The Farm 51’s dark amalgamation of genres keeps things odd
Publisher Bandai Namco Developer The Farm 51 Format Xbox One ETA 2017
Horror games have a problem to overcome. For a time, simply leaning on the traditions and beats of cinematic horror was enough, as the novelty of being cast at the centre of the action would counter even the most cynical genre stalwart’s doubts (indeed, we’ll happily go through it all again if developers come up with some heart-stopping rehashes using Hololens and our really safe-feeling homes). But the jump scares and techniques that have kept us on our toes in games like Resident Evil, The Evil Within and even Dead Space are starting to become increasingly familiar, losing their potency – even if, admittedly, we still leave the light on at bedtime for a few evenings after a good scare session. (You don’t?)
So it’s a relief to see something like Get Even come along, that – on early expectation at least – resists easy definition, although it opens on one humdinger of a cliché. The game casts you as Cole Black, a man whose past is initially a mystery, but whose capabilities and kit suggest a military background, as you wake up apparently alone in an abandoned asylum. Hold on, don’t go – stay with us. Black can only access a single memory: the attempted rescue of a girl held hostage with a bomb strapped to her. He doesn’t know where he is, why he’s there or what he’s supposed to do.
Succeed or dial tryin’
Thankfully, Cole’s equipped with a rather snazzy phone. Rather than call for help, however, he gets stuck using its range of probably-not-availableon-the-App-Store capabilities. Chief among these is a tool that lets you know when there’s evidence nearby, and lets you analyse it. There’s also a map that can track the movements of nearby humans, a UV light for revealing bodily fluids and other stains, as well as a heat sensitive camera that can highlight electrical and heating systems behind walls.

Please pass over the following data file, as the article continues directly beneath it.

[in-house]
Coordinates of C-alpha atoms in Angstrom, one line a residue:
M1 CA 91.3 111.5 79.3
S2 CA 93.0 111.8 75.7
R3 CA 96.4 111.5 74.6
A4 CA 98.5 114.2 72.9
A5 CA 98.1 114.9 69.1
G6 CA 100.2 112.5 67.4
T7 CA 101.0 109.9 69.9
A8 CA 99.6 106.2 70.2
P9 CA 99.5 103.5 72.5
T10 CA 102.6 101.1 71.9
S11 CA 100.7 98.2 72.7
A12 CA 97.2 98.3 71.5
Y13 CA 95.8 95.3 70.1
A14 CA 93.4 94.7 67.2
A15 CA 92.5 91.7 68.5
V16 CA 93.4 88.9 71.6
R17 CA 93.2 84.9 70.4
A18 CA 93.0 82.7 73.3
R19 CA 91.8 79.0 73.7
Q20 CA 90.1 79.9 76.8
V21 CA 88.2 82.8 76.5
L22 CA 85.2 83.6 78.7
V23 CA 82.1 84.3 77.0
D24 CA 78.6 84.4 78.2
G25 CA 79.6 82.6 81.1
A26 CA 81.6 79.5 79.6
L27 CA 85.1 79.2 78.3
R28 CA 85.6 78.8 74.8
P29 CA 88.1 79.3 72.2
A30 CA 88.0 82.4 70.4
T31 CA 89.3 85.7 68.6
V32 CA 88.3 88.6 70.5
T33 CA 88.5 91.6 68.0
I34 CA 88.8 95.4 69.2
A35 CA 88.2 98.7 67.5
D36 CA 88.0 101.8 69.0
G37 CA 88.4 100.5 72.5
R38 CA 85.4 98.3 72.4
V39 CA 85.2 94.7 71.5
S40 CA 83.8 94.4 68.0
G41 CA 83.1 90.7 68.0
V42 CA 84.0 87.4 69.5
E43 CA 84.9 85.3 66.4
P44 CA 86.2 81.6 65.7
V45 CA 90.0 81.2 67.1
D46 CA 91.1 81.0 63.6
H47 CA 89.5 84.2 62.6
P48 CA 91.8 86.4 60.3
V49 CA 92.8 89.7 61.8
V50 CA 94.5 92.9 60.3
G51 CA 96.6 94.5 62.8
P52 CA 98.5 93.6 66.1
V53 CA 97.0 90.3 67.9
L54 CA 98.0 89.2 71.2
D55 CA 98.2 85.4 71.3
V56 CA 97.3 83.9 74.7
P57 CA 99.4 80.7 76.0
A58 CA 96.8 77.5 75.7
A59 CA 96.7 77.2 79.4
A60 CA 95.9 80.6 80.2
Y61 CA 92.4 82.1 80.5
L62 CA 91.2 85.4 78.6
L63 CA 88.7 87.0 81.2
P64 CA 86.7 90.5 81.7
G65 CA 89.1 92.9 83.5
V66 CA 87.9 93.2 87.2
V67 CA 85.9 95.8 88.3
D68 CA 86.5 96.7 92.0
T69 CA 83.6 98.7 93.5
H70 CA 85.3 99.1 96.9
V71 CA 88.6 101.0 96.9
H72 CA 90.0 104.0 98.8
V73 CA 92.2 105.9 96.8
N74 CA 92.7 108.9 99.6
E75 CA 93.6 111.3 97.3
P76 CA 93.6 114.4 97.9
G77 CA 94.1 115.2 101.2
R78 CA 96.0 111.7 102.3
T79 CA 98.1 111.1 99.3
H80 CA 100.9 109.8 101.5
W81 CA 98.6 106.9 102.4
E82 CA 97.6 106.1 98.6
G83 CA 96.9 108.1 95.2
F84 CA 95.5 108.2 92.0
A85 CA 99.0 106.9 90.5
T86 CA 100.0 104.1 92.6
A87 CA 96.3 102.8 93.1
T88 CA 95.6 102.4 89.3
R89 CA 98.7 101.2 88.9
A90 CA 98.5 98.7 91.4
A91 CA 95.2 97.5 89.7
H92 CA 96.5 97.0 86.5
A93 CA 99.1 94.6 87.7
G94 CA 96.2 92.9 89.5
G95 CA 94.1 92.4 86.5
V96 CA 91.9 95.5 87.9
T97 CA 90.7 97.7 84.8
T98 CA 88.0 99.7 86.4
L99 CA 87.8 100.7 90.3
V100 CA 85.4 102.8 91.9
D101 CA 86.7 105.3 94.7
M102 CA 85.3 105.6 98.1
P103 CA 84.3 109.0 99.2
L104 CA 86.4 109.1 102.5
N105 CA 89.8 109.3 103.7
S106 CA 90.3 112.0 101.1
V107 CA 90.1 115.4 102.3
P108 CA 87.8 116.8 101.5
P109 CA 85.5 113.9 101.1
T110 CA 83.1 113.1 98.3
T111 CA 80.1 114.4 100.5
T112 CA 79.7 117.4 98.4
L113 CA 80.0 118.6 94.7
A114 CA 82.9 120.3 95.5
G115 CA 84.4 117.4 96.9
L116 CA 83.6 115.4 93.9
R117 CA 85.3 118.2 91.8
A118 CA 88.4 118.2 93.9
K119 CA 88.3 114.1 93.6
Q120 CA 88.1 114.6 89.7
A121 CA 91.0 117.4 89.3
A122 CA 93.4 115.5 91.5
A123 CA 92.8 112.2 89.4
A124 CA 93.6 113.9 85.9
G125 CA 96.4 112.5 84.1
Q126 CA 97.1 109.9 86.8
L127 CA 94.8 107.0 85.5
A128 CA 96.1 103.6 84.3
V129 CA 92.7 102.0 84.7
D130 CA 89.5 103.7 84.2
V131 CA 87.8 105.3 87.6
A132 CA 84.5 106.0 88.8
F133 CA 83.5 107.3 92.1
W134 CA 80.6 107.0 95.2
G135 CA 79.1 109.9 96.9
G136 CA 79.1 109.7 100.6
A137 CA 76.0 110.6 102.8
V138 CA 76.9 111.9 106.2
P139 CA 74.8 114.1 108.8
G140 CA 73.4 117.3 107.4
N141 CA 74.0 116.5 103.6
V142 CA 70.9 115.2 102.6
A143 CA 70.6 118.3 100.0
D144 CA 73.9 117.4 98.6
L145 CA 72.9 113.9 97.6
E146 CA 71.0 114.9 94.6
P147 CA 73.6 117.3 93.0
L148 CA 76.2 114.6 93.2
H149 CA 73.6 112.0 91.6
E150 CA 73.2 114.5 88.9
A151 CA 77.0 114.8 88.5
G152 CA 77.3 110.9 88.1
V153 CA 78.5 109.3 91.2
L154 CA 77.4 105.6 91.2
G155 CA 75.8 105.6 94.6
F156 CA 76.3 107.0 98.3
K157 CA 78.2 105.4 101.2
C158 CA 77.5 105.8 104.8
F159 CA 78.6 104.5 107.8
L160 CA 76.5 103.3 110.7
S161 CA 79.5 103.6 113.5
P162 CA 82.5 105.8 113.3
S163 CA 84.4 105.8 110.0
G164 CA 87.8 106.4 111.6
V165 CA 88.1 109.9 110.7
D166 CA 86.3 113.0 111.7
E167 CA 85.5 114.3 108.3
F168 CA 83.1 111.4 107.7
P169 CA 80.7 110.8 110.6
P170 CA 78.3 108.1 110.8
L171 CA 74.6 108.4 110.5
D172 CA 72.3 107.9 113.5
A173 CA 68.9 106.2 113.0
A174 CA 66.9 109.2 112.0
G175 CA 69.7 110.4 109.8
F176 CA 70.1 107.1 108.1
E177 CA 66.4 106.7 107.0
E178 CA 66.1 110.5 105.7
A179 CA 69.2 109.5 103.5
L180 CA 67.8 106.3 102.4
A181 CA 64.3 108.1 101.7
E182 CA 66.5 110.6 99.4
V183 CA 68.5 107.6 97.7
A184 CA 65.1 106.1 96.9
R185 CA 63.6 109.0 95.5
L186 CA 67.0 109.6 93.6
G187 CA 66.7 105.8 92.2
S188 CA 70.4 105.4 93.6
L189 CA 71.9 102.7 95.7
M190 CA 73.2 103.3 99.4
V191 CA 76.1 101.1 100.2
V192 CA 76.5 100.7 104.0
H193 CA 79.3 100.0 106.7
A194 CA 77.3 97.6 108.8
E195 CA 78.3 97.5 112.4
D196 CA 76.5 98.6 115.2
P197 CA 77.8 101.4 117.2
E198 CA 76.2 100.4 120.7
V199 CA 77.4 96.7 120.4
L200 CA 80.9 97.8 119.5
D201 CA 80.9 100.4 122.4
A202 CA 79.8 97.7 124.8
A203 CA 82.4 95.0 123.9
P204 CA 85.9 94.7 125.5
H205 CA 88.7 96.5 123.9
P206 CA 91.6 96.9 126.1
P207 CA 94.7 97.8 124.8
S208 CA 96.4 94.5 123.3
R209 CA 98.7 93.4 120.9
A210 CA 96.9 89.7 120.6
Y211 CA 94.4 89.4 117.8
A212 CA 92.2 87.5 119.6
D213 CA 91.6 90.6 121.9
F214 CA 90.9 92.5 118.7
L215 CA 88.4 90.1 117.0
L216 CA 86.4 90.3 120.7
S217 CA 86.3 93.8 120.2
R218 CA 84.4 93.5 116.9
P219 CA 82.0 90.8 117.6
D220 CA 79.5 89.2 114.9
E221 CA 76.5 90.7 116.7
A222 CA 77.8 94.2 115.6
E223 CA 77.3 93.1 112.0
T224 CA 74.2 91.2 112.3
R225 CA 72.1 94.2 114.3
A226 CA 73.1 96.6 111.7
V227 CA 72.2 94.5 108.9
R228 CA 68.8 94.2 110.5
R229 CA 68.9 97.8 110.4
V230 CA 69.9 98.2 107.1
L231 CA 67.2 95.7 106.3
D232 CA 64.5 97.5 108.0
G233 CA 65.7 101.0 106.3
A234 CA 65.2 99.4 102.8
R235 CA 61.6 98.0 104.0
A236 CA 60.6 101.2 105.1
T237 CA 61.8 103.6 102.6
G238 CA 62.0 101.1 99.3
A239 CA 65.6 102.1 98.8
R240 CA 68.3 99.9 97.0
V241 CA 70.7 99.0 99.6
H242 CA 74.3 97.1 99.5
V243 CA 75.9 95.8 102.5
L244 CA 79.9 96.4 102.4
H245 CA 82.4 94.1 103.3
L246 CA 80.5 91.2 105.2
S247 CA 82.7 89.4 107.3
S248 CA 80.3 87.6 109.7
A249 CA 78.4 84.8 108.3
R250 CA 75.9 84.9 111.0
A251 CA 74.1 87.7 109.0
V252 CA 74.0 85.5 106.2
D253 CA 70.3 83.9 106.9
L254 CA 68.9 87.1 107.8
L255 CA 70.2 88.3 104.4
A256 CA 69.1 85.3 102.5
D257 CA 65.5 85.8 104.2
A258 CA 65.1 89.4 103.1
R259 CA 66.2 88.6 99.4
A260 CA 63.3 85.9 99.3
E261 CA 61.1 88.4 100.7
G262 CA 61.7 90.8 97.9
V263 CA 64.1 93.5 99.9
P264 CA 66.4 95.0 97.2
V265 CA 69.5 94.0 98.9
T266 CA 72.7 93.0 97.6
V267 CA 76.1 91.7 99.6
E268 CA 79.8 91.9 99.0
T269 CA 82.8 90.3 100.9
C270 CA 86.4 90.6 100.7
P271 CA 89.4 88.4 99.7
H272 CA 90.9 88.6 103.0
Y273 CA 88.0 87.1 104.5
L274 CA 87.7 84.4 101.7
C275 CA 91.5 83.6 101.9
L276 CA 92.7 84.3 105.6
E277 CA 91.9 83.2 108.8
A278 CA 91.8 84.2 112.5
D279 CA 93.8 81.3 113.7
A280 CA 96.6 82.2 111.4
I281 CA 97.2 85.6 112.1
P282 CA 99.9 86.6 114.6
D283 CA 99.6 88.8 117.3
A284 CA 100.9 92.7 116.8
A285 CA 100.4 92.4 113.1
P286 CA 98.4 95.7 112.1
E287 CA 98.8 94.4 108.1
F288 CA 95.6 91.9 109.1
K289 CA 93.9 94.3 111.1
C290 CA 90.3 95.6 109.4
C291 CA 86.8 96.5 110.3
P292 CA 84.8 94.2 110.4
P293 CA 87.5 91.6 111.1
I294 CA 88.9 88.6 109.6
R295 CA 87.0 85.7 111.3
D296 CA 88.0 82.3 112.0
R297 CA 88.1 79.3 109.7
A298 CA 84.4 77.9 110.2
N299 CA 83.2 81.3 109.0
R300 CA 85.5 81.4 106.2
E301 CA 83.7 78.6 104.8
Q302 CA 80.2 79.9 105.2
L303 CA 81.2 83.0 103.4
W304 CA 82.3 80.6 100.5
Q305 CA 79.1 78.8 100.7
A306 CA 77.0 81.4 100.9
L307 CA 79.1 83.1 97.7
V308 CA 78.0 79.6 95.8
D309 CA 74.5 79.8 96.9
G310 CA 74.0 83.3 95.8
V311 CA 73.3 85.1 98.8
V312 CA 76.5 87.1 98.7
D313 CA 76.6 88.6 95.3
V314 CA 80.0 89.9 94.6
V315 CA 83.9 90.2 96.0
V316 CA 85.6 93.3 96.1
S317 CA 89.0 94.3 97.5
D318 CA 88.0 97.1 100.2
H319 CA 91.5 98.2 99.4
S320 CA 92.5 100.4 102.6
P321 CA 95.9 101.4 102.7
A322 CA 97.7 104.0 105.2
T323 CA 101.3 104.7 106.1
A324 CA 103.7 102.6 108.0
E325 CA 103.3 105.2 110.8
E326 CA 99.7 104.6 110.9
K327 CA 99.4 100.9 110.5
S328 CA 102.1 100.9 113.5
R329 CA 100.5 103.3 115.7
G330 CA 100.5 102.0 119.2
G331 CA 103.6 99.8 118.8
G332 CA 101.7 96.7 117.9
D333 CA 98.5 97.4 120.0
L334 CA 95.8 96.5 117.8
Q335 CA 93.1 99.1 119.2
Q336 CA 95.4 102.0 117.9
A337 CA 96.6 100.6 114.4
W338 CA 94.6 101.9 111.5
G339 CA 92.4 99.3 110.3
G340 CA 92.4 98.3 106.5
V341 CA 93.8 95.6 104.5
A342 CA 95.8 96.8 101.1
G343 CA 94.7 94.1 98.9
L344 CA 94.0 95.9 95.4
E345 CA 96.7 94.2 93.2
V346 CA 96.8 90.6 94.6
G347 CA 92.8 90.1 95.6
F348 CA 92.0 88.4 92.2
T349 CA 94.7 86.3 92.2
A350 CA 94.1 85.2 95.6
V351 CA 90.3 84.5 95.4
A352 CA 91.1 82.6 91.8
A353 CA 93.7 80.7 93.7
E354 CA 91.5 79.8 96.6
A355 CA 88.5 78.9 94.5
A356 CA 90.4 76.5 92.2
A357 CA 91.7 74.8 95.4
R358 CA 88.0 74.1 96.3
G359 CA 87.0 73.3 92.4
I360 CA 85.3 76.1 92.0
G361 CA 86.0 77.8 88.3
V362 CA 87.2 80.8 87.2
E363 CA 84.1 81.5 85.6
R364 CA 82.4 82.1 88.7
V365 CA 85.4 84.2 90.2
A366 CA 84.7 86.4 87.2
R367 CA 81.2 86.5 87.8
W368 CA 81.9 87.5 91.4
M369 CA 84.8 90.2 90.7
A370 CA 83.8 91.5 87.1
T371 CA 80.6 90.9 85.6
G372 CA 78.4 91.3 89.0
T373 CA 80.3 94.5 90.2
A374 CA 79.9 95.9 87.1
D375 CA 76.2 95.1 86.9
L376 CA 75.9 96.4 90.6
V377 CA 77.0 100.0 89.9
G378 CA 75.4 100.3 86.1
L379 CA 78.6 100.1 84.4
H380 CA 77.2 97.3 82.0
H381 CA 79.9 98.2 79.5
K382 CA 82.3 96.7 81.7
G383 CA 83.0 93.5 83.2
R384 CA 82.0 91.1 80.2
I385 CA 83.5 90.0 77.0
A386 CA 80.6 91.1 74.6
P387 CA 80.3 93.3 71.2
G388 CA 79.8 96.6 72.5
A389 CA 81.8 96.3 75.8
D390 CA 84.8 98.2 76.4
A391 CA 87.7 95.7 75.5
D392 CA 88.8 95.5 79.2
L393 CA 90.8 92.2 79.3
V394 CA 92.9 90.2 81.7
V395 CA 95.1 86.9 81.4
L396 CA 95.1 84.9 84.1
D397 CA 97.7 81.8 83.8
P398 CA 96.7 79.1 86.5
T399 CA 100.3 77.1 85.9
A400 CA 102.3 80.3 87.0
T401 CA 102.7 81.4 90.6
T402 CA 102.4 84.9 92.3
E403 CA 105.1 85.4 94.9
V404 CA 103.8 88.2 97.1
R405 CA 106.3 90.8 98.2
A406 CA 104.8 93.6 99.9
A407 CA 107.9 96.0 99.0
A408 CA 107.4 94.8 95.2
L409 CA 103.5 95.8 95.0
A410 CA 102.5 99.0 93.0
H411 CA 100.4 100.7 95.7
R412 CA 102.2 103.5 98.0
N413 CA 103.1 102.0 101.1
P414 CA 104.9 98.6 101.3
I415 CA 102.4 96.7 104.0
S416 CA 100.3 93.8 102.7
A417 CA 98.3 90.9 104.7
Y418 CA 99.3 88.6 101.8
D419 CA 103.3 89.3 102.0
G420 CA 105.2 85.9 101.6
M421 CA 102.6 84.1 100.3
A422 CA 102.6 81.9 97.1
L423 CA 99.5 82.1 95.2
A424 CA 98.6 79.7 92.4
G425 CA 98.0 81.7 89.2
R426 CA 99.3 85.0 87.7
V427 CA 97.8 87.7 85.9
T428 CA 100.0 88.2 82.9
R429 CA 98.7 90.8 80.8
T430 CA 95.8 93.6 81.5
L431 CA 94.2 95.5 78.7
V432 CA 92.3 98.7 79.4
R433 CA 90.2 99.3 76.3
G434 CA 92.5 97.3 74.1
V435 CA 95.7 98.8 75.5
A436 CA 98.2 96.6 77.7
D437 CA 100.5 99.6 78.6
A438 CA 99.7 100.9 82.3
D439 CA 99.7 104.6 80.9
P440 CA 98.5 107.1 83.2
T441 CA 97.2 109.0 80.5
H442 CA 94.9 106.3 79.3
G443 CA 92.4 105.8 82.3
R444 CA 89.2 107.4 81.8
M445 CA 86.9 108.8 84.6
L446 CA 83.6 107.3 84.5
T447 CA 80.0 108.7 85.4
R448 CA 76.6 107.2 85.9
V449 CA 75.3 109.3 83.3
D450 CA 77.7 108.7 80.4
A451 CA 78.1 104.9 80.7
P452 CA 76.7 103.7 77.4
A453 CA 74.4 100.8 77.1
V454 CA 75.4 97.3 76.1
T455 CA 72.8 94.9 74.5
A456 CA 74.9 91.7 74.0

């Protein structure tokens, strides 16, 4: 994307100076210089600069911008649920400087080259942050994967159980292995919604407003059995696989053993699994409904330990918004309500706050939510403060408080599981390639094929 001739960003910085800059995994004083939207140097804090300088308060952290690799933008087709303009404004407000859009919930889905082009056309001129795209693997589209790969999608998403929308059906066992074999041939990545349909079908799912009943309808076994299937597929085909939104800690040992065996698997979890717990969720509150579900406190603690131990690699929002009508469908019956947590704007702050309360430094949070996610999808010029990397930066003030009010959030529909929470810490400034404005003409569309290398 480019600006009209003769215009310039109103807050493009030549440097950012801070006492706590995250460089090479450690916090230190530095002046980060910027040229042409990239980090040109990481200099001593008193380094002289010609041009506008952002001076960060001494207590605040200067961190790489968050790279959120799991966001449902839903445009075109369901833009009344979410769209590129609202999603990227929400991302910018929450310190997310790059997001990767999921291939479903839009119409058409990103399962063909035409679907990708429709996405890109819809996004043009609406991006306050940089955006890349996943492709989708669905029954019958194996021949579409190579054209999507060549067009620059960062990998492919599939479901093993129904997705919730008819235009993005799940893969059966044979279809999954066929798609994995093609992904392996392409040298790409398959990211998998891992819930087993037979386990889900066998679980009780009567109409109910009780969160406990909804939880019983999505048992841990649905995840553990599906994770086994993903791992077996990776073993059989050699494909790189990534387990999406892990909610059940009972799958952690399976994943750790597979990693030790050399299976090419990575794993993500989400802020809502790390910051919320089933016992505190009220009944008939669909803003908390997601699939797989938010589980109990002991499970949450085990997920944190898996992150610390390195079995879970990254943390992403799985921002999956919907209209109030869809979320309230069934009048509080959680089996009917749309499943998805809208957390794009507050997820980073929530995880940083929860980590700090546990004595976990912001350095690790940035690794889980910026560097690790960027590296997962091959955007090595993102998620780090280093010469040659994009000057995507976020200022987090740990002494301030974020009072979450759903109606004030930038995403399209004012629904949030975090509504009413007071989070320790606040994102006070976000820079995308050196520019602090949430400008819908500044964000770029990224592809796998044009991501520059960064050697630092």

As you creep around the dingy, graffitied corridors of the asylum, Get Even feels like the gritty cousin of games like Dear Esther and Gone Home. After a little investigation, though, we’re given a gun, and all of a sudden we’re sneaking through the undergrowth, past patrolling guards (or, as we did, shooting one in the back of the head and then discovering the way we’d just cleared was a dead end). In another scene – this time a flashback – we use an advanced rifle to shoot a man around a corner, then storm a room in a slow-motion hail of bullets. It’s not just a creepy walking simulator, then, but a tense combination of stealth and action.
There are puzzles, too, which we’re forced to solve as we move through the building, and which turn out to be some kind of twisted ‘treatment’. A shadowy figure appears on TV screens throughout the game, telling us that all of this – and the weird VR-style headset that’s locked to our heads with an explosive charge – is for our own good. We’re not so sure.
Get Even’s staunch avoidance of single-genre classification, along with its disorienting narrative and convincing vocal performances, lend the game an enigmatic air that makes its central mystery all the more appealing. If The Farm 51 can keep players guessing, this could be an unexpected treat full of dense atmosphere and fresh scares.